using std::endl;

typedef long long ll;

ll sumDivisors(ll n){
int sumDivisors = 0;
if(n == 1)
return sumDivisors;
//iterate looking for numbers than can divide n
for(int i = 2; i <= sqrt(n); i++){
if(n % i == 0){
//add once of divisors are same
if(i == (n / i))
sumDivisors += i;
else
sumDivisors += (i + n / i);
}
}
return sumDivisors+1+n;
}

int main(){
long long n;
cout << "num ", cin >> n;
cout << "Sum of divisors: " << sumDivisors(n) << endl;
return 0;
}


Analysis

The time complexity is proportional to the square root n, $O\left(n\sqrt{n}\right)$.
The space complexity is O(1) constant space.

Optimized approach

In this optimal approach we use Sieve of Eratosthenes algorithm for finding the prime factors and implement an algorithm that solves the problem in (logn) time for n using prime factors generated by the sieve algorithm.

#include<iostream>
#include<vector>
#include<bitset>
#include<cmath>

using std::vector;
using std::bitset;
using std::cout;
using std::cin;
using std::endl;

#define N 10000000
typedef long long ll;

class SumDivisors{
private:
bitset<N+10> flag;
vector<ll> p;

void eratosthenesSieve(){
p.push_back(2);
for(ll i = 3; i <= N; i+=2){
if(flag[i] == 0){
p.push_back(i);
if(i*i <= N){
for(ll j = i*i; j <= N; j += i*2){
flag[j] = 1;
}
}
}
}
}
ll sumDivisors(ll n){
ll result = 1;
for(ll i = 0; p[i]*p[i] <= n; i++){
if(n % p[i] == 0){
ll count = 1;
while(n % p[i] == 0){
n = n / p[i];
count += 1;
}
result *= (pow(p[i], count) - 1) / (p[i] - 1);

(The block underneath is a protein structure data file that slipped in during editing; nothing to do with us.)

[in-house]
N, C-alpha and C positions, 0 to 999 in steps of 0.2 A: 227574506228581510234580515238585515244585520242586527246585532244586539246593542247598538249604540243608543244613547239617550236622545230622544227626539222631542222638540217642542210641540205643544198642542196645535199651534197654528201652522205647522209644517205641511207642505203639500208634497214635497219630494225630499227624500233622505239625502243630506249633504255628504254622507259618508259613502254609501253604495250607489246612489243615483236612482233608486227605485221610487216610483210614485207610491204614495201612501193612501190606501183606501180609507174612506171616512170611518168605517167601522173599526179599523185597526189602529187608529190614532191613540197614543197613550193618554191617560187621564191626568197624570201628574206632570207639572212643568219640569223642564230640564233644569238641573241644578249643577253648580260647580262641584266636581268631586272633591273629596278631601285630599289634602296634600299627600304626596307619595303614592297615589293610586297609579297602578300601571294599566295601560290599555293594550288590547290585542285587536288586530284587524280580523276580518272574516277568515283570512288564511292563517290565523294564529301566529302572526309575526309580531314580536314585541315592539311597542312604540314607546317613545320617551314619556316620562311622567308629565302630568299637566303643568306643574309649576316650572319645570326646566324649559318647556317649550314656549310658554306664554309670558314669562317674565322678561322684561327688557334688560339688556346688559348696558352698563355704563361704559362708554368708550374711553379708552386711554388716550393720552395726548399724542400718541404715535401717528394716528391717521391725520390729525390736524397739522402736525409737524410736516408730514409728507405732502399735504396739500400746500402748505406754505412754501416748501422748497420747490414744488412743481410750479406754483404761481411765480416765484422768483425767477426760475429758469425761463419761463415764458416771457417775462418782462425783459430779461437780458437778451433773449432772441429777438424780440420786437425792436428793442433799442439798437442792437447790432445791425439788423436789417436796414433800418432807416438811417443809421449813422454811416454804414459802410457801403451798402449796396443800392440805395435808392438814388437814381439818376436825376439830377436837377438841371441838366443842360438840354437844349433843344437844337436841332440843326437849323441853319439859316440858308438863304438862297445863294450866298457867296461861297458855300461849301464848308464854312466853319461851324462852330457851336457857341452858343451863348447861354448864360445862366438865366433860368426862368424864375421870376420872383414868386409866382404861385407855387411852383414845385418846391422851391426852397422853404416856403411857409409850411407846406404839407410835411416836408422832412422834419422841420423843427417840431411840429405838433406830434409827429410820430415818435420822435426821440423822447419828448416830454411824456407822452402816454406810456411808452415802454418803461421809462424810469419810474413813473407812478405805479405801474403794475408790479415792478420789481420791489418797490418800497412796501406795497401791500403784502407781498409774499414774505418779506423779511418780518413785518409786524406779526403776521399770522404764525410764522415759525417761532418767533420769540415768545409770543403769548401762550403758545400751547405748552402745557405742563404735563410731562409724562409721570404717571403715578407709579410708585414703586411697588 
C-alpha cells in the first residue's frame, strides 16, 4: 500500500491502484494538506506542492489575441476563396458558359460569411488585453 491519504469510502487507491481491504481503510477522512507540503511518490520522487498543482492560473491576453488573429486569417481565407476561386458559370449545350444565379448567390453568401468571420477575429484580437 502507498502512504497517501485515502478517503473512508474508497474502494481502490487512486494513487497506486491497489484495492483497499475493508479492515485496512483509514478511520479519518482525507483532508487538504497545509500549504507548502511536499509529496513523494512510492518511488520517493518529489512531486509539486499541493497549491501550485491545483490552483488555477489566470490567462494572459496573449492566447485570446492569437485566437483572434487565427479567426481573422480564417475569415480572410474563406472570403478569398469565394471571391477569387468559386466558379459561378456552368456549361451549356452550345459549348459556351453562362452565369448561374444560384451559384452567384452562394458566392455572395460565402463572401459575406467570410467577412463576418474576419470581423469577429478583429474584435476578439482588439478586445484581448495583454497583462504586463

}
}
if(n > 1)
result *= (pow(n, 2) - 1) / (n - 1);
return result;
}

public:
void run(){
int n;
cout << "num : ", cin >> n;
eratosthenesSieve();
cout << sumDivisors(n) << endl;
}
};

int main(){
SumDivisors sd;
sd.run();
}


Time and Space Complexity Analysis

Sieve of Eratosthenes will find powers in O(nlog(log(n))) time for a integer n. The sumDivisors algorithm works in O(logn) time after the vector is filled. Therefore the total time complexity is O(nlog(log(n)) which is better than $O\left(n\sqrt{n}\right)$.

The space complexity if O(n), we use extra space to store the prime factors of n.

Note: This is a good case of a trade off between space and time complexity, We degraded the previous constant space complexity to achieve a better time complexity.

With this article at OpenGenus, you must have the complete idea of finding Sum and Number of Divisors of a Number.

Erick Lumunge

Erick is a passionate programmer with a computer science background who loves to learn about and use code to impact lives positively.